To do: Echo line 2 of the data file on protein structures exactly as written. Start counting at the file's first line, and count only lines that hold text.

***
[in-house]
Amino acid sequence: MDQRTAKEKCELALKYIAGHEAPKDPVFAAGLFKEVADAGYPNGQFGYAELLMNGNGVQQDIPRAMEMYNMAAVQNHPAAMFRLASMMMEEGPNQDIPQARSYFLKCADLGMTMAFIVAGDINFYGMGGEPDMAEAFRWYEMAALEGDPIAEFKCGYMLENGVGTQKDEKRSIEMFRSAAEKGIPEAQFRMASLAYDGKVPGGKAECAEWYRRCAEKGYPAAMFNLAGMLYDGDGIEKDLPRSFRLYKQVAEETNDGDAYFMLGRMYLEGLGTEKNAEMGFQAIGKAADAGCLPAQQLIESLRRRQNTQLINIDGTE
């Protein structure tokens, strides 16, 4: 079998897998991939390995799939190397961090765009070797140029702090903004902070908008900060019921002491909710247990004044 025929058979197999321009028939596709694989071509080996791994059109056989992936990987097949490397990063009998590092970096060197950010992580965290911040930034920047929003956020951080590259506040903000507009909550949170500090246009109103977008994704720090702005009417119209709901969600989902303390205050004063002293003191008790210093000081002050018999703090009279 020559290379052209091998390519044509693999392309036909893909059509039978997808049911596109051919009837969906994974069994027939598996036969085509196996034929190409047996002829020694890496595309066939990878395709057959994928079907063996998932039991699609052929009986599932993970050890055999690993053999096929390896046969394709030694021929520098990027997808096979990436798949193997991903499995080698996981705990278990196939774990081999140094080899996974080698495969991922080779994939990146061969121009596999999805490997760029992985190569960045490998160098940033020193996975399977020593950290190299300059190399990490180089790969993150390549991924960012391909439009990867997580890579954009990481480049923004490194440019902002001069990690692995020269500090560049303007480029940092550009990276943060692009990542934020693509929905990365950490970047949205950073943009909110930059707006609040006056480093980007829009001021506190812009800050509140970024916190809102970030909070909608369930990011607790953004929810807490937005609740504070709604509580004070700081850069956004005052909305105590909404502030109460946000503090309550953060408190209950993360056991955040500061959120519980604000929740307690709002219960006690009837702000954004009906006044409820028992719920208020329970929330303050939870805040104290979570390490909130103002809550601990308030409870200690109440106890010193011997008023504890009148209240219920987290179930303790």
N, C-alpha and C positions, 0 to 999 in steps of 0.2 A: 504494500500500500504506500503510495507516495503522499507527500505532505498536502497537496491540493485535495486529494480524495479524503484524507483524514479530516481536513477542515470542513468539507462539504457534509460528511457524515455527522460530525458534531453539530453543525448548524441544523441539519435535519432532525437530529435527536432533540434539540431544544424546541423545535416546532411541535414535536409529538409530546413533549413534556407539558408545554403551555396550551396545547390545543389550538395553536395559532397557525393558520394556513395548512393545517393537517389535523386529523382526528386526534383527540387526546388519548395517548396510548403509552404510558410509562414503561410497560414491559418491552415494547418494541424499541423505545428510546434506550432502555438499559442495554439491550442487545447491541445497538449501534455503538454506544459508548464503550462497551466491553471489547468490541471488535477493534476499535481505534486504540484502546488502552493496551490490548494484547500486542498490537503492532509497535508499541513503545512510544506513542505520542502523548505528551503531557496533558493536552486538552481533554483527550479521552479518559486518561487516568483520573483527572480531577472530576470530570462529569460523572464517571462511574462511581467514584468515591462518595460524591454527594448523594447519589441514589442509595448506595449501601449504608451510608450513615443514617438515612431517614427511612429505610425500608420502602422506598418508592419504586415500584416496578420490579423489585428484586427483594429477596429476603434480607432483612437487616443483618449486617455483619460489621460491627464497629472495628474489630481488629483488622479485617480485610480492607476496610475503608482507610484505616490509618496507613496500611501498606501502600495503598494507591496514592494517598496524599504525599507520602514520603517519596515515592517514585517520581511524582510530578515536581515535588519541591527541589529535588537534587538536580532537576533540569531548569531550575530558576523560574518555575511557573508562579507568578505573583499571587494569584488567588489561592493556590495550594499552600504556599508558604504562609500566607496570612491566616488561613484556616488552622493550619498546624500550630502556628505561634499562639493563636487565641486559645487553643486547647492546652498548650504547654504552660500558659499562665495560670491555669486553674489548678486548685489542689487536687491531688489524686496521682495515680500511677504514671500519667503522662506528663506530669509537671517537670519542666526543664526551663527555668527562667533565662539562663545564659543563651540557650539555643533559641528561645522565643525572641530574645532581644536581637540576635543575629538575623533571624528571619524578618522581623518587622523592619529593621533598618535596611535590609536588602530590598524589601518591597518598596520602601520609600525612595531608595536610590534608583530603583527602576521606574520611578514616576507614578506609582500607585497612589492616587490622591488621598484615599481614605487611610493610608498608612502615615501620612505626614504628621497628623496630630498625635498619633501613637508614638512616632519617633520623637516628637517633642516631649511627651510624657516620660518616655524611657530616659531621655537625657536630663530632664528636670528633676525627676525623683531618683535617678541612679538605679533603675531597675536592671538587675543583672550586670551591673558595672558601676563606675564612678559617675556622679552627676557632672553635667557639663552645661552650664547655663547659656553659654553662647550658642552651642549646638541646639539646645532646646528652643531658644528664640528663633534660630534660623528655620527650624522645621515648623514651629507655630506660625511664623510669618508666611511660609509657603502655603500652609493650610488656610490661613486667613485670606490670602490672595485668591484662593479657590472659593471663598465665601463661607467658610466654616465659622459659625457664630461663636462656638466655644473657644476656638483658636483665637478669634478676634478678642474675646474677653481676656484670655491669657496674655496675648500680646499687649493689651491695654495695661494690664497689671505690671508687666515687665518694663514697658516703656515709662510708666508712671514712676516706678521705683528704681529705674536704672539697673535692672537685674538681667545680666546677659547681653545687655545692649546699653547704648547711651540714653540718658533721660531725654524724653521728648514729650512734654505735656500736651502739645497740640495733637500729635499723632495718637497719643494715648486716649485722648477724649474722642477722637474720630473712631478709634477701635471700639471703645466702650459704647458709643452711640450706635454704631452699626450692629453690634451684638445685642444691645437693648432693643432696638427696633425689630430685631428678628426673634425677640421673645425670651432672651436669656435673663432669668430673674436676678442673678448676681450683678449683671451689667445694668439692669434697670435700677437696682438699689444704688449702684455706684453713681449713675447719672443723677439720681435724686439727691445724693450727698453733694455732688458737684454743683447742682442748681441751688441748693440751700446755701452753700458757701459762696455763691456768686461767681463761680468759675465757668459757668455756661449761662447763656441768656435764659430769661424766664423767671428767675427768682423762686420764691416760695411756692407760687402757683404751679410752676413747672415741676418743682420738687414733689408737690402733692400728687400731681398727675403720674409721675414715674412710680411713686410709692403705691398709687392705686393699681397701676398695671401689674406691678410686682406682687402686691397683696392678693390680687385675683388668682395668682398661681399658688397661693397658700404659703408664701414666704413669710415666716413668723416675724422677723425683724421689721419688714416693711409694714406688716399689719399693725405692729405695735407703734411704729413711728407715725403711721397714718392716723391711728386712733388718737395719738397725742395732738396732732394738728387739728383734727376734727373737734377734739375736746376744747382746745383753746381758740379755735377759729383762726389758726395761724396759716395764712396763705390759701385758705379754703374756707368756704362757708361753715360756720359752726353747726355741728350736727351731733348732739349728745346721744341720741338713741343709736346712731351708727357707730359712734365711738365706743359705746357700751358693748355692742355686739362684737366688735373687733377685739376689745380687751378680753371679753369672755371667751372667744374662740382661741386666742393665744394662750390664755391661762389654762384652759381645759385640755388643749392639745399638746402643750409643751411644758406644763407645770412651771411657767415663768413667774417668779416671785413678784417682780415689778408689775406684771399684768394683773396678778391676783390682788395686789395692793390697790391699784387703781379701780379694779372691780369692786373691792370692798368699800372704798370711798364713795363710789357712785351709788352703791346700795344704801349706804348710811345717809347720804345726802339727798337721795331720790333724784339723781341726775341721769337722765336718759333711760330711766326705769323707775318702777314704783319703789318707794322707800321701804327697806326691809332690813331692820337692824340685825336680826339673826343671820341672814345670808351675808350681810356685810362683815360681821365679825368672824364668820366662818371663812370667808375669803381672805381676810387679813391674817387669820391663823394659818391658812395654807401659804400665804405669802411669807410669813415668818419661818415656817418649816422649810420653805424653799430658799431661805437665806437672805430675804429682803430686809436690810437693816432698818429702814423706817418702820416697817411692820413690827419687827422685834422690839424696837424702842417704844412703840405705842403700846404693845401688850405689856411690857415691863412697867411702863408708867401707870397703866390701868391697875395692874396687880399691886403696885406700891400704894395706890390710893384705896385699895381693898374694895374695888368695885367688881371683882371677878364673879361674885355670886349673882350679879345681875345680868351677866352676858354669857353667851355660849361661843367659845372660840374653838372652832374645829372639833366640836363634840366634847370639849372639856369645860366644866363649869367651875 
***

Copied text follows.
Amino acid sequence: MDQRTAKEKCELALKYIAGHEAPKDPVFAAGLFKEVADAGYPNGQFGYAELLMNGNGVQQDIPRAMEMYNMAAVQNHPAAMFRLASMMMEEGPNQDIPQARSYFLKCADLGMTMAFIVAGDINFYGMGGEPDMAEAFRWYEMAALEGDPIAEFKCGYMLENGVGTQKDEKRSIEMFRSAAEKGIPEAQFRMASLAYDGKVPGGKAECAEWYRRCAEKGYPAAMFNLAGMLYDGDGIEKDLPRSFRLYKQVAEETNDGDAYFMLGRMYLEGLGTEKNAEMGFQAIGKAADAGCLPAQQLIESLRRRQNTQLINIDGTE